Modern miracles: 10 ways we beat disease over the last century

From the year 1900 to 1999, our nation pulled off 10 big accomplishments in healthy living. The end result of those 10 wins for health? Americans live 25 years longer. CDC called these accomplishments the Ten Great Public Health Achievements in the 20th Century. We call them modern miracles. These modern life-saving miracles include ... Seat belts. And refrigerators. Vaccines and hand-washing. Indoor plumbing and toilets. The pill. And ... Cavity-fighting fluoride.

Explore our interactive graphic of CDC's famous list, and learn more about the science of public health — the science that added 25 years to our life expectancy.

Click any icon to see history and graphics

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Want more essential info about the Modern Miracles?   We've got you covered with a
We   science feature addressing basics on:
  • What exactly is public health?
    (A science for preventing disease)
  • Who is CDC?
    (9000 scientists who work for America)
  • Where can you find the original list of the 10 Great Public Health Achievements from CDC?
    (CDC's premier journal, MMWR)
Get the details in: What is public health? What is CDC? All about the Modern Miracles.

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Pull off 10 public health breakthroughs, live 25 years longer

a.k.a. the scientists our nation hires to protect the public's health and prevent disease

The arrow pointing from CDC definition to CDCU.S. Centers for Disease Control and Prevention didn't simply name fluoridation as one of the top public health measures of the 20th century and leave it at that.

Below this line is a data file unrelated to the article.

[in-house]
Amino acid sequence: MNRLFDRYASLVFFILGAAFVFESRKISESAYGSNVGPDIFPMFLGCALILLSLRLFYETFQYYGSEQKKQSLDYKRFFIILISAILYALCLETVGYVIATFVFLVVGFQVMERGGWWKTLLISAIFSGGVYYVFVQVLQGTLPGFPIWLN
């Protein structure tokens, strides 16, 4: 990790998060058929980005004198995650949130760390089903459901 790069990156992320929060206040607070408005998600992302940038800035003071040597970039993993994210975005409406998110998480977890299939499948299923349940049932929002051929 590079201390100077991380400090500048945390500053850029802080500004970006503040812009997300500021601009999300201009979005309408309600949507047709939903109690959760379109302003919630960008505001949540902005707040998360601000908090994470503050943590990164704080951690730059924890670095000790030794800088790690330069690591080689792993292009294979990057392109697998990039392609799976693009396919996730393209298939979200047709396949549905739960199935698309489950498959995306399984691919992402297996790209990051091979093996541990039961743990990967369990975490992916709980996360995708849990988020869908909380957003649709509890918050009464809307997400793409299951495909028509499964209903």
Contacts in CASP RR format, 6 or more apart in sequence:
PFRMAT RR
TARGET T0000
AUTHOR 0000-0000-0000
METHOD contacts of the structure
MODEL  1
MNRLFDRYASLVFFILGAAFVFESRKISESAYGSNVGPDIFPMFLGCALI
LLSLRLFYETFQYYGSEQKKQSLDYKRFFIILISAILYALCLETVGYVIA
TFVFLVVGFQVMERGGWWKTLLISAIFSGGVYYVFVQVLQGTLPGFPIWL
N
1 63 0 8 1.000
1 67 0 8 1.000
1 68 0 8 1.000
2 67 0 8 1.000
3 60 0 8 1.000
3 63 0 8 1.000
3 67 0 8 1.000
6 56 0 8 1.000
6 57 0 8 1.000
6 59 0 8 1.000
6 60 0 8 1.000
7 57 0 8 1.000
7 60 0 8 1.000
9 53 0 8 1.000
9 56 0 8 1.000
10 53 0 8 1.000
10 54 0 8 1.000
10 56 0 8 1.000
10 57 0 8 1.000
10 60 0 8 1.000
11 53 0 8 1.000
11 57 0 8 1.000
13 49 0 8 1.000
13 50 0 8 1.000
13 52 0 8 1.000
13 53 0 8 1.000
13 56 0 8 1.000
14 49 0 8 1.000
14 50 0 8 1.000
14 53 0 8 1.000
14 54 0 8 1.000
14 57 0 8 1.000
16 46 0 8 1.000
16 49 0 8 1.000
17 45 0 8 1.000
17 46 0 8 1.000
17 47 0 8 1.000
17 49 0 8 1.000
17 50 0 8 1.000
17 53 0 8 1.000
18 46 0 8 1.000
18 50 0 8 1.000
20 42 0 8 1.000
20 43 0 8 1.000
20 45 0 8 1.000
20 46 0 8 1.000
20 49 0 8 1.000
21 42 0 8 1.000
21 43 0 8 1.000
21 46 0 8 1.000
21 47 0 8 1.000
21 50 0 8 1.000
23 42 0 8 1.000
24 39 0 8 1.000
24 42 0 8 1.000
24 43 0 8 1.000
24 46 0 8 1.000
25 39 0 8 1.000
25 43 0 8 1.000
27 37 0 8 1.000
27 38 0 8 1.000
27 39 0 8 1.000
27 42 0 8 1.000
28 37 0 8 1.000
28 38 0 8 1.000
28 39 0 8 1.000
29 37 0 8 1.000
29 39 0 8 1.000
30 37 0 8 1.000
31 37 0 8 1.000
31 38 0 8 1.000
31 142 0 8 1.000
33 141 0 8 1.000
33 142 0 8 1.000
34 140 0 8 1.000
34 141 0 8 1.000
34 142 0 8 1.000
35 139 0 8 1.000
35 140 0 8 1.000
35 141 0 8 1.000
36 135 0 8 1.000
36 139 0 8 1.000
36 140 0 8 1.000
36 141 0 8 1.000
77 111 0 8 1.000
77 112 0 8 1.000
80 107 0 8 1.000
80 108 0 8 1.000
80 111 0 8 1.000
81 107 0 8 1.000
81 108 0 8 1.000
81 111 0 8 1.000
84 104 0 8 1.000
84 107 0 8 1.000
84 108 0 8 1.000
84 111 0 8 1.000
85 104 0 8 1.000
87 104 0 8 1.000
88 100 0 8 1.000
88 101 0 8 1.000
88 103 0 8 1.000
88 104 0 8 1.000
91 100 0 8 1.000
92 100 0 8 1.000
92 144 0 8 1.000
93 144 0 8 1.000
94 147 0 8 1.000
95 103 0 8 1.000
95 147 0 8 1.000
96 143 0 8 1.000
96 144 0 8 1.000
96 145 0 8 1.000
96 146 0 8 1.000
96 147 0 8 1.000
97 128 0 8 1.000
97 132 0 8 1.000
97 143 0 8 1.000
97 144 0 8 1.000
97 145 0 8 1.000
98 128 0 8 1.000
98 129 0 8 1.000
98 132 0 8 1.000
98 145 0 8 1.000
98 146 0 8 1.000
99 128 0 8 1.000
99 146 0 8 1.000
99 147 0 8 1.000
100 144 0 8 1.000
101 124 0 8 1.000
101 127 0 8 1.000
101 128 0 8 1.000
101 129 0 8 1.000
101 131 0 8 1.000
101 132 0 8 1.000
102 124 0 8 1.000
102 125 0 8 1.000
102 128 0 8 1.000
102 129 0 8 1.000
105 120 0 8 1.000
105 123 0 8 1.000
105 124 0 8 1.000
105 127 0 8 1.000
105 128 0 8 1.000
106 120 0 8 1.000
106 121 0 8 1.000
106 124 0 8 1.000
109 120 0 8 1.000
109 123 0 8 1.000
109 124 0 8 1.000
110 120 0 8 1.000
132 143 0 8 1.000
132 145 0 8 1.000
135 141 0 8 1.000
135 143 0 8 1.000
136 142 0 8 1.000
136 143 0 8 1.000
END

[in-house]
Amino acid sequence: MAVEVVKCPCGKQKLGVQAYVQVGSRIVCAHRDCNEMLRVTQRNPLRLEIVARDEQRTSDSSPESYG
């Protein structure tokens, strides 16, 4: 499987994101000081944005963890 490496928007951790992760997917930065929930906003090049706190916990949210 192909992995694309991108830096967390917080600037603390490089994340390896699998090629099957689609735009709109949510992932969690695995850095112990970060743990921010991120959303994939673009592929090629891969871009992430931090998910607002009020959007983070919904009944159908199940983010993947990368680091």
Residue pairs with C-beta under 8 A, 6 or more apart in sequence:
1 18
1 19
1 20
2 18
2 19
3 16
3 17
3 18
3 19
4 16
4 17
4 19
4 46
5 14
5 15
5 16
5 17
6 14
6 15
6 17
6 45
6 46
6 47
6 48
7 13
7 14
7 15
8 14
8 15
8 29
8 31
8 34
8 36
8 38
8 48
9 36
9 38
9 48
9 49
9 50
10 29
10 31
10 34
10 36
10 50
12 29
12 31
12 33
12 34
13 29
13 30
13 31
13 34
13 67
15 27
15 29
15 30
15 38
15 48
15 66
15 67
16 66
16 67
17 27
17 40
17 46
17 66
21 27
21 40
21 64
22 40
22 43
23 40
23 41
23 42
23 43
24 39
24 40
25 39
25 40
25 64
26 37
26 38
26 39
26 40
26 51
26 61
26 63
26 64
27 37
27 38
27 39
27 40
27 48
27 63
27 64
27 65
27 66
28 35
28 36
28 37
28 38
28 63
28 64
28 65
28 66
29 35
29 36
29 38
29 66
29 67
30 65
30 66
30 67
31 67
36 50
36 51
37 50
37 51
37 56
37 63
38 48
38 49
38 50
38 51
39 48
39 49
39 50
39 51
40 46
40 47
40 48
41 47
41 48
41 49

The wellness experts at CDC are still at it, now that we're well into the 21st century. Over 9000 scientists at CDC are hard at work for America — doing more science and public health for the nation.

What do CDC, the nation's leading scientists in public health, think about fluoride now? They continue to value fluoride and fluoridation as a cavity fighter — to this day — for both children and adults, throughout our lives.

But you don't have to take our word for it.

You can see what CDC says for yourself.  CDC has info about fluoride in water on their main community water fluoridation page.  They also provide a general FAQ about fluoride.

Wellbee the public health mascot presenting fluoride questions

You can also get info from CDC on all kinds of questions. Such as...

Is fluoride bad for you when it's too high in well water?  (Yup)

When might you need to use a fluoride water filter for well water?  (If your water is >2 mg F/L)

When do oral health experts recommend you use fluoride toothpaste, rinse, and varnish in addition to fluoridated water?
        (Toothpaste: twice a day)
        (Rinses: in consultation with a dentist)
        (Varnishes: twice a year if your dentist recommends varnishes for you)

What does fluoride do at the right amounts?
        (Strengthens kids' teeth as they grow.  Remineralizes your enamel after acid from bacteria has leached minerals out.)

Why is there a cartoon bee presenting this information to me?
        (That's Wellbee, CDC's public health mascot from the early 1960s.  He's presenting you info because he's an expert in wellbeing :)

Can't get enough public health? Want to delve into even more healthy goodness?

Yes?  Great!  We do, too!

How about even more in-depth explorations of CDC's scientific opinions about the history and current practice of this public health measure? We're working to put together everything you could possibly want to know about fluoride as one of CDC's top 20th-century public health achievements and CDC's current recommendations and evidence for fluoride and fluoridation.

And you can help.

You can help us get cool, reliable, real science up on the web...